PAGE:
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Your profile states:

"Want to care for someone in my home what do I need to be legall she.s only a friend"

and that you are in upstate NY.

Before you worry about legality, you need to understand how intense and complicated in-home hands-on caregiving can be, especially if you're not a relative or PoA.

How old is your friend?
How old are you?
What medical or cognitive/memory issues does this friend currently have?
Do you have any physical issues that would prevent you from assisting, transferring or lifting your friend?
Does your friend have an assigned PoA? (Or family that you should first contact to alert them to this friend's need)
Is your spare bedroom on the main floor?
Does your friend have mobility issues or has ever fallen in their current residence?
Do you have at least 1 bathroom on a main floor that can fit a walker and/or transfer wheelchair through the door and to the toilet & shower?
Do you have a walk-in shower with little or no clearance (so, no tub to step over for access)?
Is your garage/car accessible without going up or down any stairs?
What happens if your friend runs out of money to pay for their care (which is a very common problem)?

There are more questions to consider but even if your friend is in "good shape" now, and depending on their age, this person may be only one medical event, one accident or one dementia diagnosis away from this arrangement becoming a completely different experience than what you or the friend bargained for.

You will need insurance to cover any incident that happens in your home, your fault or not. You should definitely have a written/signed employment agreement with your friend which would protect the both of you.

If your friend develops dementia and can no longer manage their financial affairs and you are not their PoA and no one is, how will you get paid? If someone lives in your house the only way to get them out if they resist is through an eviction process via the legal system -- even with a signed lease.

You can certainly move ahead with this plan but should go into it with your eyes wide open for your own protection. Please read other posts on this forum regarding the rigors of caregiving, burnout and what happens when people run out of money, etc.
Helpful Answer (5)
BrendaJayi Sep 2021
Absolutely - what she said.
Don't do it. Your friend is asking for too much.
Helpful Answer (1)

Geaton has some good questions. Caring for anyone is hard. You give up your life for them. If this friend has Dementia, I would not even think of caring for them. Dementia is too unpredictable. Has no rhyme or reason to it. Its like caring for a toddler. They have to be watched all the time. And physically are you capable? Just giving my Mom a shower I had to sit down for a half hour. I hated toileting. I prayed each day that she wouldn't do a #2.

Are you going to be paid? Think very hard before you bring someone into your home because it is hard to get them out. And if ur being promised help...that will not last long if you get it at all.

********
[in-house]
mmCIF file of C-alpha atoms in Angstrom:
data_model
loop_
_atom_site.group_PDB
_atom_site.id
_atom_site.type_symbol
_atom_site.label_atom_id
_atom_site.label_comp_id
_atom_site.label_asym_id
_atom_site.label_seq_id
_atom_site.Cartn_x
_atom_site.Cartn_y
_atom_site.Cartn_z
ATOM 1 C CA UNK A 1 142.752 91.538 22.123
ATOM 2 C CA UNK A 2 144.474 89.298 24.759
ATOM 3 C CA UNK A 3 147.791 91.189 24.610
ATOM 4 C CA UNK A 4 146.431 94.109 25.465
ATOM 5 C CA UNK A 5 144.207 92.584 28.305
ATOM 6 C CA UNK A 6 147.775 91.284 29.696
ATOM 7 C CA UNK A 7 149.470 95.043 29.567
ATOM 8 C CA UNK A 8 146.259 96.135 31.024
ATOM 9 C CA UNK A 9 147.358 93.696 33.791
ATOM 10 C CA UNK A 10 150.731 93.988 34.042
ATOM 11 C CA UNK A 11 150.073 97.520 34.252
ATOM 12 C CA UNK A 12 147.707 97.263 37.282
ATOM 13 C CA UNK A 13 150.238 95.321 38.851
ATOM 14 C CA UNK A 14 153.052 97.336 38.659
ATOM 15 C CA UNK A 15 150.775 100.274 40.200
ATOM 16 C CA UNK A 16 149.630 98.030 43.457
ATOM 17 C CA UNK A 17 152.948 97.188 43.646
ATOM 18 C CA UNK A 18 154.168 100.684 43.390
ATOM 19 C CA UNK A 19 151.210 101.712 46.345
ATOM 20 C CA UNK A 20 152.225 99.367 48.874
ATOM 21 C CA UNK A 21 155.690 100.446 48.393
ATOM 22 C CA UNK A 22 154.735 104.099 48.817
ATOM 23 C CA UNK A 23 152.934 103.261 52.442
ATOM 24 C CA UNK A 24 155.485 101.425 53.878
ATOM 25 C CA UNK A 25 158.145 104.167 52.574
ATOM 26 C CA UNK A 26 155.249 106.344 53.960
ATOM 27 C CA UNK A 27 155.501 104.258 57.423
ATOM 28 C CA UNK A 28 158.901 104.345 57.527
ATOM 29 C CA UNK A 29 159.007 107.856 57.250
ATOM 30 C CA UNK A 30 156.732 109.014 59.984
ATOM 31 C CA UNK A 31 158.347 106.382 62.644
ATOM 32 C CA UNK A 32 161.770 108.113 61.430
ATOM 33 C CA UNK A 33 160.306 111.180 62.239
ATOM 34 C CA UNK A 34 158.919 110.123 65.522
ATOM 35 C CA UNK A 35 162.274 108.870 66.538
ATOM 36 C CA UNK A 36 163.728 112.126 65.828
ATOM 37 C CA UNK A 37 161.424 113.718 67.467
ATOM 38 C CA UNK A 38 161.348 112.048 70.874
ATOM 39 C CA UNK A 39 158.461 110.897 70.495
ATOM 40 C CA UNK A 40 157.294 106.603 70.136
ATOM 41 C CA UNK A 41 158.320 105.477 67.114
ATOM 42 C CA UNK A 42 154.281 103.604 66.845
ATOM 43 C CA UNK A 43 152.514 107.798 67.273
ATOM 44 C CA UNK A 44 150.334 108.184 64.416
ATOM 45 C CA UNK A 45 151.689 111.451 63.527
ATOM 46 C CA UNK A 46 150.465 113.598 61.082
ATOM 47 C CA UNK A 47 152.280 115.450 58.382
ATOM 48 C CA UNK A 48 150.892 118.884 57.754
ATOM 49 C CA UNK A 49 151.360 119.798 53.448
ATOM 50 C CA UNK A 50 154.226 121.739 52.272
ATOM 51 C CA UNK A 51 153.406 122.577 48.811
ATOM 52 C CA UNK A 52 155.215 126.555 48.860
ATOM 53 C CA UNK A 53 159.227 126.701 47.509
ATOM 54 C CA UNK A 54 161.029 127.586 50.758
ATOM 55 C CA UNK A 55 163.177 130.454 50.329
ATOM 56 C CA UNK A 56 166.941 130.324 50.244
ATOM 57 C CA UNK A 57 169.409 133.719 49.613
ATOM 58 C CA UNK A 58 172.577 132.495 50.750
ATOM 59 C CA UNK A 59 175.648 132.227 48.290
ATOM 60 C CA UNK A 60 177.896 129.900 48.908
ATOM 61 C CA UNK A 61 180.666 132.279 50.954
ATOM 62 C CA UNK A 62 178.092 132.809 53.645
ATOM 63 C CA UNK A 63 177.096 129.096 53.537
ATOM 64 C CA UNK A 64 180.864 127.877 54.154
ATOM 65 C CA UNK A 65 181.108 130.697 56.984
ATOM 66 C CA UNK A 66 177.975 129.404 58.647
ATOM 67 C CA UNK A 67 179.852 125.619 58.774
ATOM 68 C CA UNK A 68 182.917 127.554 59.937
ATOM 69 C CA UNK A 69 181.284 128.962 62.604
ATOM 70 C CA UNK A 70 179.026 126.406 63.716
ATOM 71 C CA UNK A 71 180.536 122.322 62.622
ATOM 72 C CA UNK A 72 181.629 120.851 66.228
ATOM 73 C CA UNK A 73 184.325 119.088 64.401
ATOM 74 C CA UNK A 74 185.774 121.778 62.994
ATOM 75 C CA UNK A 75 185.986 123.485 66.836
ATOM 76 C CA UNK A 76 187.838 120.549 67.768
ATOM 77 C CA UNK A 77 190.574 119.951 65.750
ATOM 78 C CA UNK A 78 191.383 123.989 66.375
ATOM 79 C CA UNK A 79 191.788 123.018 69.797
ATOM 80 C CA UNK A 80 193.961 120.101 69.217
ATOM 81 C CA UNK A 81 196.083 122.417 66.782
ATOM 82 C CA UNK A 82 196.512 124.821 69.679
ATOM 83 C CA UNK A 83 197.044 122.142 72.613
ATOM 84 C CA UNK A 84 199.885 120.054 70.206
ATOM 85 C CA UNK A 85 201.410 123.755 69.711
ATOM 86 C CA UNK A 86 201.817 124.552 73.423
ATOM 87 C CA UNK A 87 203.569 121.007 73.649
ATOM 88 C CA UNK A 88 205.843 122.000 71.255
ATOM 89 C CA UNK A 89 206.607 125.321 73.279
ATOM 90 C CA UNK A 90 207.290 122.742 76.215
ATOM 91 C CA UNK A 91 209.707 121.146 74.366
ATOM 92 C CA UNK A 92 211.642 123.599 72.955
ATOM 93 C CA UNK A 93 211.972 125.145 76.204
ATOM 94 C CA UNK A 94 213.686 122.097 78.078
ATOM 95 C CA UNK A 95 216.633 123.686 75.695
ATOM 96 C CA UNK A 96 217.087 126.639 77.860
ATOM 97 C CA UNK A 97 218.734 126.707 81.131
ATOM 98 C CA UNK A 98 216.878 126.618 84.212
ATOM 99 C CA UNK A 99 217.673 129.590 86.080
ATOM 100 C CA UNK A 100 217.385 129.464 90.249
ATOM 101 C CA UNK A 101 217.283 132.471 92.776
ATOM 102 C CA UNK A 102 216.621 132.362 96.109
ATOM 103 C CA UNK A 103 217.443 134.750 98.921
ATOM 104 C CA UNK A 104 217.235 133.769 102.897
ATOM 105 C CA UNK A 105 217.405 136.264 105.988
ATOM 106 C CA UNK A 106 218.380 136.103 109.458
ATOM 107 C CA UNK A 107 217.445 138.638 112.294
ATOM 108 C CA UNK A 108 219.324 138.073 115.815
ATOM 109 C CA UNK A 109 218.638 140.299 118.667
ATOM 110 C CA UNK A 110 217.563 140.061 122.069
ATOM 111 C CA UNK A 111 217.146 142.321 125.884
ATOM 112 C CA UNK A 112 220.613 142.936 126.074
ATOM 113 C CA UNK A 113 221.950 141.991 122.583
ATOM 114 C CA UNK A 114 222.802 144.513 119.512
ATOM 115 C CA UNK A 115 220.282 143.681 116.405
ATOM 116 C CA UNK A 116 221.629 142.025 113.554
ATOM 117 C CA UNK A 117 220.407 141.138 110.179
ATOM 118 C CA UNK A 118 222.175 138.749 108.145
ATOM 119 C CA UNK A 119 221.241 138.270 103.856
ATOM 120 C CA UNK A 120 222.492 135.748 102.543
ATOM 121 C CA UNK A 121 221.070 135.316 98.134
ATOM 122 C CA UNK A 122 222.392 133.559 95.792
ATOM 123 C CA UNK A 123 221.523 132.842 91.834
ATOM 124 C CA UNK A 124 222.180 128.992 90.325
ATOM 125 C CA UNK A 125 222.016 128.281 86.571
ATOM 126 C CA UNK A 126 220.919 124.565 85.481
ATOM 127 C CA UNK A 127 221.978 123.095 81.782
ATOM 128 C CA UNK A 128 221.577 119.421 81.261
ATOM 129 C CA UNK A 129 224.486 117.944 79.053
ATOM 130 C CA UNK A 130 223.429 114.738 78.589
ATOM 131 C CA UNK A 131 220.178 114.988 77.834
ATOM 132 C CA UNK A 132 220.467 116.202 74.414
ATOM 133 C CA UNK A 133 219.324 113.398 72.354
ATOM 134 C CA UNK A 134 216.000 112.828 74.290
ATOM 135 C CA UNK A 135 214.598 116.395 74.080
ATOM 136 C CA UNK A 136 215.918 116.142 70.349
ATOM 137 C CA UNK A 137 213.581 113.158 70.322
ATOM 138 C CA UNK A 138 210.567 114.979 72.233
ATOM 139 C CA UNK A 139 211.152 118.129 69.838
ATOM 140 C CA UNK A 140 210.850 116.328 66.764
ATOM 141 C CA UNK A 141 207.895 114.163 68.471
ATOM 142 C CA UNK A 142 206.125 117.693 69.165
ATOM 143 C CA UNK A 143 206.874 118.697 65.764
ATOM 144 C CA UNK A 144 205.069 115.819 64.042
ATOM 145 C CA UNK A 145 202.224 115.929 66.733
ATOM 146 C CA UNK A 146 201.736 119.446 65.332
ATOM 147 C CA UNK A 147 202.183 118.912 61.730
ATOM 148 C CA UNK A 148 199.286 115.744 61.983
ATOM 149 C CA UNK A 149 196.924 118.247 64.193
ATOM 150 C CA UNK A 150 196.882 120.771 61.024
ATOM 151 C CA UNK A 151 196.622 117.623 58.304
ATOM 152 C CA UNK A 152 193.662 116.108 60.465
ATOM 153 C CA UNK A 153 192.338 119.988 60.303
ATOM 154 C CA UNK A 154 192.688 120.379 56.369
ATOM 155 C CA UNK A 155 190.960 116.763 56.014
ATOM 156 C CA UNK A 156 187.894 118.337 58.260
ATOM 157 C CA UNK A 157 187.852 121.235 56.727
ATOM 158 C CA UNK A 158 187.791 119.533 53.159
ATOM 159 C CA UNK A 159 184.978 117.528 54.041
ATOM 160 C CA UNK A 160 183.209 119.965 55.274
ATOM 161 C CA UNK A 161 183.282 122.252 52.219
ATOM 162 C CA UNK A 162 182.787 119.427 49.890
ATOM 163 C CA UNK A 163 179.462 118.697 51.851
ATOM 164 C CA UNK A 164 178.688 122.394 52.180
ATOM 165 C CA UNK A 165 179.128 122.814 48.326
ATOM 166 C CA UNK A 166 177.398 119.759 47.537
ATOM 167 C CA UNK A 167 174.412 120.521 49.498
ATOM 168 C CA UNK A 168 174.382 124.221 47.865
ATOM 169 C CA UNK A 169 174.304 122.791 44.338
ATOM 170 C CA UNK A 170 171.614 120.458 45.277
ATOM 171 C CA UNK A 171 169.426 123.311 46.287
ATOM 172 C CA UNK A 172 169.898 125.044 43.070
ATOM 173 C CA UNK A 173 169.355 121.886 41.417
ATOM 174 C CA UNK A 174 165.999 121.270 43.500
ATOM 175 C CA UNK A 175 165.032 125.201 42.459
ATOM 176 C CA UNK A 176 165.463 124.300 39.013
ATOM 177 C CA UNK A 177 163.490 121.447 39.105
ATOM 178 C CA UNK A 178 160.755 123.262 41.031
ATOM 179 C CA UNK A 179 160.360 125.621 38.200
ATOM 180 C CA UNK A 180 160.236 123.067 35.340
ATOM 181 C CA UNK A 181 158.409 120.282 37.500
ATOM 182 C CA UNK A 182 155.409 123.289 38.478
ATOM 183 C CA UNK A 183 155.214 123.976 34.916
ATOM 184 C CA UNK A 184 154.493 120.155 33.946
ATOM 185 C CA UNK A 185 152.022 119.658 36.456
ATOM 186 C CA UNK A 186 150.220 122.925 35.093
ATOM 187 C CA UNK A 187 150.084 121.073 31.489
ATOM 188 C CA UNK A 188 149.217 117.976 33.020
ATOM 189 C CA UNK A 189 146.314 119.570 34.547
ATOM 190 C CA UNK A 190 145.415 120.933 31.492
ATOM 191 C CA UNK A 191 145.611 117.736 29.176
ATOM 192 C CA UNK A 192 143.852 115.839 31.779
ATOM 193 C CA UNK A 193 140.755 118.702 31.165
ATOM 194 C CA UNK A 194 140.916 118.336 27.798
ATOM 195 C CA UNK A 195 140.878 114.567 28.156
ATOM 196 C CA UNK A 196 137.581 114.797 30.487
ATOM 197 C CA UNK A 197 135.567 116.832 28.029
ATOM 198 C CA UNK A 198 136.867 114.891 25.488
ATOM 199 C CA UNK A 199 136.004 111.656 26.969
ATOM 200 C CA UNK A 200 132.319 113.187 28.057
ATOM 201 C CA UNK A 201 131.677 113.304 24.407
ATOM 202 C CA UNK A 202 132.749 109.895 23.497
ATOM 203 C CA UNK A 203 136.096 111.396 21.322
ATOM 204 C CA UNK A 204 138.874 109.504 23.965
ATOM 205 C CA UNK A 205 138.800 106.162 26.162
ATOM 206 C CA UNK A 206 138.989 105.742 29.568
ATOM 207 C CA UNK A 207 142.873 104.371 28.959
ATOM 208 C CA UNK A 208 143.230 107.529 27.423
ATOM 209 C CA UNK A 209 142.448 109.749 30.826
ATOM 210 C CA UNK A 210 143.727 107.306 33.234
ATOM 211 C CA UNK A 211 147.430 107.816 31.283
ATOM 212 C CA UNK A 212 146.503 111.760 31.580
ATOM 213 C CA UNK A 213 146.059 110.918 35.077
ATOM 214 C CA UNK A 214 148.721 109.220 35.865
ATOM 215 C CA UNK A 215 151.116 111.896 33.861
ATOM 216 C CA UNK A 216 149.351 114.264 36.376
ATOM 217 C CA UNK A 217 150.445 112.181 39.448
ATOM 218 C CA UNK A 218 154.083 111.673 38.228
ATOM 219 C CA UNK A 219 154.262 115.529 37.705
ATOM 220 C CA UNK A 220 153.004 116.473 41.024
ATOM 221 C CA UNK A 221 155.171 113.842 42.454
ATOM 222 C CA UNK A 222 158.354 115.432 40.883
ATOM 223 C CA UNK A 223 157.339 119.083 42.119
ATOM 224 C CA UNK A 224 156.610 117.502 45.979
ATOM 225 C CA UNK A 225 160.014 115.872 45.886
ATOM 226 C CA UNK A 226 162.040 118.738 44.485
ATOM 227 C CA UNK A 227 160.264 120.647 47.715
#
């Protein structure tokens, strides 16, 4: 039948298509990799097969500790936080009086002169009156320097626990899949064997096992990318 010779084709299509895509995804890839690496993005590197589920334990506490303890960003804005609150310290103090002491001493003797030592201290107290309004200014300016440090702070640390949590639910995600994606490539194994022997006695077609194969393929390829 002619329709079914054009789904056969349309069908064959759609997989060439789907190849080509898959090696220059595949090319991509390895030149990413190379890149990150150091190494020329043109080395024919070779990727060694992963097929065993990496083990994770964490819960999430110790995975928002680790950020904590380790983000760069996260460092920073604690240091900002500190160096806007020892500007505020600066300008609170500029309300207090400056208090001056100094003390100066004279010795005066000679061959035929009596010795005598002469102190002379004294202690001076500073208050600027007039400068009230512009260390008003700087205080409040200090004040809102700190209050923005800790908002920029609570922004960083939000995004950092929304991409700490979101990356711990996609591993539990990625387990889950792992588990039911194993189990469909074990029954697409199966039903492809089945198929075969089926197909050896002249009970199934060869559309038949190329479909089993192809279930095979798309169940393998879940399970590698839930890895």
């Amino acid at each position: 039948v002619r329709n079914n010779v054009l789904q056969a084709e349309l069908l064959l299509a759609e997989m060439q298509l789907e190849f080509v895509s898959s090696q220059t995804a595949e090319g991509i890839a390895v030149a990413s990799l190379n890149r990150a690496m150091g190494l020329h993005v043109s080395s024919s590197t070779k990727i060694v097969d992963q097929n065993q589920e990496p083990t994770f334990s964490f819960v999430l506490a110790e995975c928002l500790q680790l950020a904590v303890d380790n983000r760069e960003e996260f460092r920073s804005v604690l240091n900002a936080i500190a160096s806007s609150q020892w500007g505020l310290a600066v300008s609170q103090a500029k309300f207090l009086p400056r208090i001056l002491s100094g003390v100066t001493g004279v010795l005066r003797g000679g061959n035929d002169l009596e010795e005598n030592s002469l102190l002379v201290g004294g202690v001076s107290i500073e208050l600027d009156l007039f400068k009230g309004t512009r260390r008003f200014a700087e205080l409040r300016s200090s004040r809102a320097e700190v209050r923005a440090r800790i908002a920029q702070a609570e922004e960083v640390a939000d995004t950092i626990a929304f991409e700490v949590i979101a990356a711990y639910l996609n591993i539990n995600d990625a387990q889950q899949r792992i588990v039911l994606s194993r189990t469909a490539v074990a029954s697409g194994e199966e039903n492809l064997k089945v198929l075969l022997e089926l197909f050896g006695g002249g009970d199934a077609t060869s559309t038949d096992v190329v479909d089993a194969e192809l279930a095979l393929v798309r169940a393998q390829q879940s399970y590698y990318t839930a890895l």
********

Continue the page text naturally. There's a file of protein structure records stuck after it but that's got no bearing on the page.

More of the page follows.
Helpful Answer (5)

Anyone can offer assistance to a friend and not be breaking a law. Where the legality enters in is if money or property change hands or a third party decides the friend is vulnerable to abuse in your care or estranged family appear and decide no good deed goes unpunished. There are so many unexpected things that can go wrong with the friend and also with yourself or your family. It may all go well for awhile and then become overwhelming.
When your friend passes or is incapacitated, it might be difficult to extricate yourself or have legal standing without proper documentation and you may not be able to manage on your own. So it is good you are asking these questions.

You might want to research services available for you and your friend through the local area agency on aging.
Here is a link to help you find them. Ask to speak with a social worker or case manager. They can help you figure out if this is the right move for the two of you.
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Please consult a local lawyer that specializes in elder law. She/He can best advise you about what you need for this situation.
Helpful Answer (2)

It is legal for you to let anyone you want live in your home.

Caregiving can be arduous and expensive.. Are you prepared, if illness causes deterioration, to change someone's diapers, bath them, brush their teeth, feed them, handle their medications, manage their finances and keep them entertained?

if so, suggest you get a legal and medical revokable Power of Attorney (POA) from your friend. You will need this to be able to talk to doctors, home health agencies, gov agencies, insurance, pension, banks, etc. Very, very hard to help someone if you can not talk to these folks on their behalf.

Revokable means your friend can take back control.

If your friend has any family, a POA will help prevent clashes. It is maddening to try and take care of someone if another person has financial and medical POA. The one who does the caregiving work and is around person 24/7 should be able to make decisions in accordance with patient wishes.
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